United States Liszt, Sibelius, and Tchaikovsky: Leonidas Kavakos (violin), Philadelphia Orchestra, Gianandrea Noseda (conductor), Verizon Hall, Kimmel Center, Philadelphia, 20.11.2015. (BJ)
Liszt: Mazeppa, Symphonic Poem No. 6
Sibelius: Violin Concerto in D minor, Op. 47
Tchaikovsky: Symphony No. 1 in G minor, Op. 13, Winter Daydreams
Gianandrea Noseda is a talented and charismatic conductor. In all three works on this program, he demonstrated tremendous physical vitality, and the orchestra played for the most part superbly. Yet my impressions of his work in two programs last season—and again at this concert—have left me not altogether sure whether his talent is quite on a level with the exceptionally high reputation he enjoys among the season’s guest conductors. For all his spectacular baton technique, his tendency to let his left hand mirror too slavishly what his right hand is doing—what Sir Adrian Boult used to call “the Grecian vase effect”—could pose an occasional problem for the players. Still, his communication with the orchestra–perhaps through the eyes, which is where, more than in the hands, conducting really happens–is strong enough to avoid any but the most occasional lapse in precision of ensemble.
However that may be, both the Liszt and the Tchaikovsky works emerged more generically brilliant than specifically expressive. Mazeppa is one of the less popular among Liszt’s symphonic poems, and in a reading that placed more emphasis on its militaristic than its gentler elements it was easy, despite the impact of some broadly assertive work from the brass section, to understand why. The evening’s symphony performance, on the other hand, blended virtuosity with charm well enough to illuminate the quality of a work by no means inferior in musical inspiration to the three last symphonies, which are too often regarded as Tchaikovsky’s only important contributions to the symphonic genre. Despite his inveterate penchant for negative self-criticism, the composer thought highly of No. 1, and in the light of this cogent and often exciting performance, so did I.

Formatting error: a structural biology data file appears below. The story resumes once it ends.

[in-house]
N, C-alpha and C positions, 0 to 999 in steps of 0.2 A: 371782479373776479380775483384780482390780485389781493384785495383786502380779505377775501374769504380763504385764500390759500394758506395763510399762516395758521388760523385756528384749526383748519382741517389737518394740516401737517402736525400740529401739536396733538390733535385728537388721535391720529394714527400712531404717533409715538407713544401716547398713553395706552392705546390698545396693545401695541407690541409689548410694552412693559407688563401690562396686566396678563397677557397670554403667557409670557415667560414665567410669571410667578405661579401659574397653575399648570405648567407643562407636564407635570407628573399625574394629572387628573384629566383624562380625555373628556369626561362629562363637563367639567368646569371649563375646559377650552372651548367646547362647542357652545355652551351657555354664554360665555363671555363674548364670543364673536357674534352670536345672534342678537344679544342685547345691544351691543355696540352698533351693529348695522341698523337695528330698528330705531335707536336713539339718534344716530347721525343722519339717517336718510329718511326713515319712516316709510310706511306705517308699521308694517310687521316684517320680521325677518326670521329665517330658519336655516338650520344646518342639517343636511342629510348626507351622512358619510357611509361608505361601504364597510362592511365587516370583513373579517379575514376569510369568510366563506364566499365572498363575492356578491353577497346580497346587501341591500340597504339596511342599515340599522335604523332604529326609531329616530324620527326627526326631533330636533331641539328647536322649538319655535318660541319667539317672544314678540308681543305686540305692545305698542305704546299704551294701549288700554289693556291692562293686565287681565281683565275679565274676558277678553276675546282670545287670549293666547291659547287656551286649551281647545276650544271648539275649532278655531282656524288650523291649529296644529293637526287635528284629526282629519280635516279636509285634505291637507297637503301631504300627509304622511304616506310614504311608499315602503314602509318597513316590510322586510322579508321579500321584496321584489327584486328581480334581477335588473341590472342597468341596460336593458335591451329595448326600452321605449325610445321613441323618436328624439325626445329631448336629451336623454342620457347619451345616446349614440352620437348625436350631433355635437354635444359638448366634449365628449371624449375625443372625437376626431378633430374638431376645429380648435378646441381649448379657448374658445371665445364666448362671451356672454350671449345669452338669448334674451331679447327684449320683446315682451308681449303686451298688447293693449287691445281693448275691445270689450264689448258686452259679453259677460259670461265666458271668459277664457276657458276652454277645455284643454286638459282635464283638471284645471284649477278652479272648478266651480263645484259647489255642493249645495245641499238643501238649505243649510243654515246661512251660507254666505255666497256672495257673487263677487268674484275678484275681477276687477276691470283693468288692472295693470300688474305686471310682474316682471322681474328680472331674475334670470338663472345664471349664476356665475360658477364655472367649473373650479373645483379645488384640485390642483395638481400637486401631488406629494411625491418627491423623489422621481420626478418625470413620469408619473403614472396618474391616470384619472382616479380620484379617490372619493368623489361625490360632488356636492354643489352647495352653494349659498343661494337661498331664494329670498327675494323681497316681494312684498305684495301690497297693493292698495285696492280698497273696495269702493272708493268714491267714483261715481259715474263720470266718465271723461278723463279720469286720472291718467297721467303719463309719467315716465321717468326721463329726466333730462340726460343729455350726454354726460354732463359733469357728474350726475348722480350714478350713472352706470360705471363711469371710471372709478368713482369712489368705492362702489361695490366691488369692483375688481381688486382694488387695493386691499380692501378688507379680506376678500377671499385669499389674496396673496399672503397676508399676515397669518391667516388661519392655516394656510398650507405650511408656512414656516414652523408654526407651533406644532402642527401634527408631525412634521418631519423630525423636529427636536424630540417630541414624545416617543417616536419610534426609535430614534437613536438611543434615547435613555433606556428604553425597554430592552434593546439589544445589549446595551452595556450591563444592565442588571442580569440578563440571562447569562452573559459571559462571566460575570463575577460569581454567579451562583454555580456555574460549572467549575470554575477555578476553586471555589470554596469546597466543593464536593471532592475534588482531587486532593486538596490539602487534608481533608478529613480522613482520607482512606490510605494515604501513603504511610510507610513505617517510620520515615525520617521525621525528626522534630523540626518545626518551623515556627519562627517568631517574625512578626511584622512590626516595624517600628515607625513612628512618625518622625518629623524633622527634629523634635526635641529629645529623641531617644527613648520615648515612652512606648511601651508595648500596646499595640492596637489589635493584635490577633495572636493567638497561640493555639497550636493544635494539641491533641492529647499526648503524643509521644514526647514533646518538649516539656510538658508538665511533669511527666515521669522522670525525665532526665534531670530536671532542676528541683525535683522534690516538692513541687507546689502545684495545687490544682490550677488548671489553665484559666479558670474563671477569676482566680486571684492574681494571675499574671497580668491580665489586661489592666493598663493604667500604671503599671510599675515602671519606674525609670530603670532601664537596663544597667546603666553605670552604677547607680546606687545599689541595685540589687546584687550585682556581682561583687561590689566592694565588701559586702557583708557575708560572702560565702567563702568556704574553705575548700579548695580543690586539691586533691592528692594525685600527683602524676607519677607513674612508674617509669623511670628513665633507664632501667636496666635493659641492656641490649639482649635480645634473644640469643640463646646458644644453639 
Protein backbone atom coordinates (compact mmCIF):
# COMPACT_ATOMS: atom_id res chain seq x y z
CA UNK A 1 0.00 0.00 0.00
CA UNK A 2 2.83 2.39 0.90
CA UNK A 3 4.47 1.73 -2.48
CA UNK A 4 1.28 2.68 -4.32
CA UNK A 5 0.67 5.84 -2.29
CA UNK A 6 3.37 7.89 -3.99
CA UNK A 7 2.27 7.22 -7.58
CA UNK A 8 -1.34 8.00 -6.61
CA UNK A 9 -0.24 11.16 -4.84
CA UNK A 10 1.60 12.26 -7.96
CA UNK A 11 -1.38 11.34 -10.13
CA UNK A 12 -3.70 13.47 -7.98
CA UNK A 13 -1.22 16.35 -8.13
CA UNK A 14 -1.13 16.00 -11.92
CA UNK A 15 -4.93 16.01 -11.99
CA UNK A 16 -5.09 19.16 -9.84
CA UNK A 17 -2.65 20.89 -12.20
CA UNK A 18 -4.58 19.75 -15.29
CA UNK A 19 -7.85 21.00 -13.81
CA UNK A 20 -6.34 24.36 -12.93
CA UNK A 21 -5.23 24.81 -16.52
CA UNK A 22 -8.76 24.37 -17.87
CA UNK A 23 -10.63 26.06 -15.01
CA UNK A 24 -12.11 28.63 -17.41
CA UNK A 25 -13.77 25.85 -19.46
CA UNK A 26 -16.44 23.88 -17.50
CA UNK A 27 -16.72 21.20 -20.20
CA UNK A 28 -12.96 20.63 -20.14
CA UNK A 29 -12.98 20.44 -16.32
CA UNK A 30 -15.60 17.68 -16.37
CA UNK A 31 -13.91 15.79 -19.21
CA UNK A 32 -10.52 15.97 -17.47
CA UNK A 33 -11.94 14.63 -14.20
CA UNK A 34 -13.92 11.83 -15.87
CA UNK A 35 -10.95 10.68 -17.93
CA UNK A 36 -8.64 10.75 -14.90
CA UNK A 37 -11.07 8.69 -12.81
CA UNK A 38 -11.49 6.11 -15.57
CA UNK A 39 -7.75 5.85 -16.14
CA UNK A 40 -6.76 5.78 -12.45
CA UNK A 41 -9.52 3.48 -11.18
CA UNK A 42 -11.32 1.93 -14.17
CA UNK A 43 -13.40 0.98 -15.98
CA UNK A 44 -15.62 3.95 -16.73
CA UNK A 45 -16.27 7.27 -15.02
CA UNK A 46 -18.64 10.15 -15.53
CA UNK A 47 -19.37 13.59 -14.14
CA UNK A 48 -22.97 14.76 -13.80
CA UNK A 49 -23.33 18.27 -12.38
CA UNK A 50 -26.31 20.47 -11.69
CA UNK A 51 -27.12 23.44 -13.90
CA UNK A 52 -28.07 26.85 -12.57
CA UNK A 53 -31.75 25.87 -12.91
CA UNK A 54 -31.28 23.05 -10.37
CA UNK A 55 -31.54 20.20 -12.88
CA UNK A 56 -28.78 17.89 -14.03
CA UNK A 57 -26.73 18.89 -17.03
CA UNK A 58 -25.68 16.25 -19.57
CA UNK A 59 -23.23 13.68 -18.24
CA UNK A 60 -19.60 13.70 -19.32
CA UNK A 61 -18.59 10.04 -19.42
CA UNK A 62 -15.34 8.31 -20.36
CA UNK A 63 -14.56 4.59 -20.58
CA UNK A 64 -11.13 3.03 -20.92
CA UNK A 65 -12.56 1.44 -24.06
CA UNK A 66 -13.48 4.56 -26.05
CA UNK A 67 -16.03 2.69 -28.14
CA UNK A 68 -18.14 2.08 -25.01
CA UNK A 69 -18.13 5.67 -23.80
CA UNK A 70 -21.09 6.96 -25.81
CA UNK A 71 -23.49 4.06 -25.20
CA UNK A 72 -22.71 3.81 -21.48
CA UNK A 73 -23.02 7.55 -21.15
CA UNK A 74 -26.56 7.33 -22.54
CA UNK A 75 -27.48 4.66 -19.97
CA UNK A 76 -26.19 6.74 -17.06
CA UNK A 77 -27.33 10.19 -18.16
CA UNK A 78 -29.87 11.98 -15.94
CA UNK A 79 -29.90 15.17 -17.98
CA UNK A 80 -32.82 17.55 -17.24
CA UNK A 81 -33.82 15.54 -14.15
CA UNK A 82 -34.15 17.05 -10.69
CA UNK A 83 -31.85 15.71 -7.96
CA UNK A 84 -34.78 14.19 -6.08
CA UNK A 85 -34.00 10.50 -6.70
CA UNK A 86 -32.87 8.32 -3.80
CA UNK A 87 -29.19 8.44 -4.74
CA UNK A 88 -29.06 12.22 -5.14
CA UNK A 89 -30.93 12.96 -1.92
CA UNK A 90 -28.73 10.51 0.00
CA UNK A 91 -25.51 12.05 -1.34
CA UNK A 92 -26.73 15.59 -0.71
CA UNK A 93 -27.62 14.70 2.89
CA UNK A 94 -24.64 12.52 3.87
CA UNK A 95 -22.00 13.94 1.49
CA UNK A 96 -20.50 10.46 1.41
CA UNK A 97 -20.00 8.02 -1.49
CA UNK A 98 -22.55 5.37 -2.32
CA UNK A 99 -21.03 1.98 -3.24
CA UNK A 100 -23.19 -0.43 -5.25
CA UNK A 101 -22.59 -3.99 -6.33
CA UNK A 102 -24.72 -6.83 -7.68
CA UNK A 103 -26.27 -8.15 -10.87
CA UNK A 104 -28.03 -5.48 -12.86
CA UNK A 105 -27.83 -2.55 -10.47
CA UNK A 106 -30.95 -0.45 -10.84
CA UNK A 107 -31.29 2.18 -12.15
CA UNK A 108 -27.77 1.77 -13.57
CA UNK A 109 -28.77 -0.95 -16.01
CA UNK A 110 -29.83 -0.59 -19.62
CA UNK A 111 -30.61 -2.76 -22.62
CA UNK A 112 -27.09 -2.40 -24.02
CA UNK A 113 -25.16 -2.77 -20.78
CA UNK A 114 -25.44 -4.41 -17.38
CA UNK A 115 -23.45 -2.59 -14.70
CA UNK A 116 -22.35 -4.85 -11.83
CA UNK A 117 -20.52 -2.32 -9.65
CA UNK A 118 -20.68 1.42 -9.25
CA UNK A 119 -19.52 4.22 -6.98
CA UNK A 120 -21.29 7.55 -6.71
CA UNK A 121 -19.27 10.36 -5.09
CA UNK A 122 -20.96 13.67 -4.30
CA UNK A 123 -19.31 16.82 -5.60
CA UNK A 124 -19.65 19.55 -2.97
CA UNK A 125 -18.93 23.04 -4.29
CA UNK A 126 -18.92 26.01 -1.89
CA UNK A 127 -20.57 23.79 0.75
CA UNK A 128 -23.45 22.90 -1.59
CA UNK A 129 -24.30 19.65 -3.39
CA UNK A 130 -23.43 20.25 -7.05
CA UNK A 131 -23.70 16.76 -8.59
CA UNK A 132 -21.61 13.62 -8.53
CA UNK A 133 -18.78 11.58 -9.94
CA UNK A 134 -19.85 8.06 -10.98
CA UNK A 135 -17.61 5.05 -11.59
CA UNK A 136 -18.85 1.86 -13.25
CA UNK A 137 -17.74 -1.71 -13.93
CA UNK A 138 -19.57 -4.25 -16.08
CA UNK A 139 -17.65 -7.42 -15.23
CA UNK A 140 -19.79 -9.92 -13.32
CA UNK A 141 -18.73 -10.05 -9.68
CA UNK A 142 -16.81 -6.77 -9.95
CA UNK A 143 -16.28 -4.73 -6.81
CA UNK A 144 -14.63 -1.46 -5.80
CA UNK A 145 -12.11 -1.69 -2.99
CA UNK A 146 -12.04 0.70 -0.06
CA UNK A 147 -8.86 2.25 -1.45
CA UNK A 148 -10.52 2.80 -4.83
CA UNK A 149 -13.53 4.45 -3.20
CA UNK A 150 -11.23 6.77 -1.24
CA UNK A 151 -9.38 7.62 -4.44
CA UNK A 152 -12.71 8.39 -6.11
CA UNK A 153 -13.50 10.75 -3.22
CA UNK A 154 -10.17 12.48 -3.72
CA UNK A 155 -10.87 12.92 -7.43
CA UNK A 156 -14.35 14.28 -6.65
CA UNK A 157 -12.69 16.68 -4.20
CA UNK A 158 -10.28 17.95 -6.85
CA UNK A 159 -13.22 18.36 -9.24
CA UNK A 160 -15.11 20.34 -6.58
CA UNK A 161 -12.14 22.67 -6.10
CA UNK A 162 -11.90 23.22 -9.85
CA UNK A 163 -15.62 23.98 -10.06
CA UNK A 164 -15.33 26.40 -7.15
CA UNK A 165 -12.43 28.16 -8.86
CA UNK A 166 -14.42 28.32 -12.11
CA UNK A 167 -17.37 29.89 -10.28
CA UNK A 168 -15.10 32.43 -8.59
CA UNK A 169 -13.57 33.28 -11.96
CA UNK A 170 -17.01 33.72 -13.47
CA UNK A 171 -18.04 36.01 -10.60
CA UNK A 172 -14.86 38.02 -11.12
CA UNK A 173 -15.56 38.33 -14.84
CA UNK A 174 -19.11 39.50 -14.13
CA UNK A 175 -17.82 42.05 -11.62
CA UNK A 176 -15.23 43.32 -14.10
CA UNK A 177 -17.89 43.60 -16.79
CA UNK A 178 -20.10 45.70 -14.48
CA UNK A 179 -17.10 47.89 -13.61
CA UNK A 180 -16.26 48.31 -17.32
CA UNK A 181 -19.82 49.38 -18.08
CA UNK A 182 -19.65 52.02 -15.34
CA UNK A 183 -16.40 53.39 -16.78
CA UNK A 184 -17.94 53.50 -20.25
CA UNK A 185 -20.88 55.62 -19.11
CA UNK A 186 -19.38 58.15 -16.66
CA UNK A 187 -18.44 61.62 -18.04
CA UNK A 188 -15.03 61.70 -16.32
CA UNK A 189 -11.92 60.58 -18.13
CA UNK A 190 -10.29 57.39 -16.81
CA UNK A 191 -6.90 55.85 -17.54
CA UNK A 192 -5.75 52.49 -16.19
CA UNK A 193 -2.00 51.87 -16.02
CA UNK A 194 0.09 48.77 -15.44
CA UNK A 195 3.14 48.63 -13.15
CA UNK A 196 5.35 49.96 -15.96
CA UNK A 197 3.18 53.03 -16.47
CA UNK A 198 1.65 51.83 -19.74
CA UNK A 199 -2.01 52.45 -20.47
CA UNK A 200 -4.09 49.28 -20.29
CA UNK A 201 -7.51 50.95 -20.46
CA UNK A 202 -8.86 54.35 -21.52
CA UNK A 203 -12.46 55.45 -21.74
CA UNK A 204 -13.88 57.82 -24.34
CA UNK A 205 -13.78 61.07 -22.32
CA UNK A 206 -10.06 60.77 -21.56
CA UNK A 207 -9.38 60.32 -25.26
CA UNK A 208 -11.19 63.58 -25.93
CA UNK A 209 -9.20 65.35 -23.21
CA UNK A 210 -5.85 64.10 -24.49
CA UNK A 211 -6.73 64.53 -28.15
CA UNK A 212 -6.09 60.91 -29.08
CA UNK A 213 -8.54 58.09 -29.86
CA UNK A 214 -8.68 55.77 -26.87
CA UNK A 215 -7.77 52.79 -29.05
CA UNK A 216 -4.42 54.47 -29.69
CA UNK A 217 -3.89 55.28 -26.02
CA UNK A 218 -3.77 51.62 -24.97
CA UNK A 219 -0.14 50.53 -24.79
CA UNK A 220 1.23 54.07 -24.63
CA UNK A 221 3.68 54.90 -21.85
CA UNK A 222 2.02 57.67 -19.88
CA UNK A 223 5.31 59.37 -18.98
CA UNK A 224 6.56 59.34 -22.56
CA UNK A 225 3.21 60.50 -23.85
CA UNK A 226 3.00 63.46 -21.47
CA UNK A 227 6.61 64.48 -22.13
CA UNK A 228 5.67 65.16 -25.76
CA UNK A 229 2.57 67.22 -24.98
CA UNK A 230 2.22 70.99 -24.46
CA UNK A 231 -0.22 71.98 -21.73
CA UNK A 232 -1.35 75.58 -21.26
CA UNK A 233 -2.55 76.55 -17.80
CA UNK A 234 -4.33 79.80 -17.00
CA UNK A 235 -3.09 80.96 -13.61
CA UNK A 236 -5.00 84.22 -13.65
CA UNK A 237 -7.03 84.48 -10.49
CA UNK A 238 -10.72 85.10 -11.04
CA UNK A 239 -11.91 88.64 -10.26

The gem of the evening, however, was the performance of the Sibelius Violin Concerto. Leonidas Kavakos, who must surely be ranked among the top half-dozen violinists of our time, knows the work inside out, having recorded, on one highly illuminating Bis compact disc, both its original 1903/04 version and the familiar 1905 revision. His playing on this occasion was equally impressive in the concerto’s moments of bravura and in the softer, more intimate, and even introspective music that informs a proportion of the work’s character that is unusually high for a concerto.
Here, I must enthusiastically acknowledge, there was no cause for cavil in the support he received from Noseda and the orchestra. The brooding intensity of the first movement and the somewhat perfumed lyricism of the central Adagio di molto were both convincingly caught. And the finale, launched by crisp work from associate principal timpanist Angela Zator Nelson, fully realized the composer’s evident aim of blowing away any remaining expressive cobwebs on the way to an exhilarating conclusion.
Having in the concerto shown that both soft, slow music and loud, fast music are equally within his expressive range, Kavakos perceptively chose for an encore a piece that is consistently soft and fast. His performance of Tárrega’s Recuerdos de la Alhambra (arranged for violin, I believe, by Ruggiero Ricci) was a marvel of understated quicksilver virtuosity.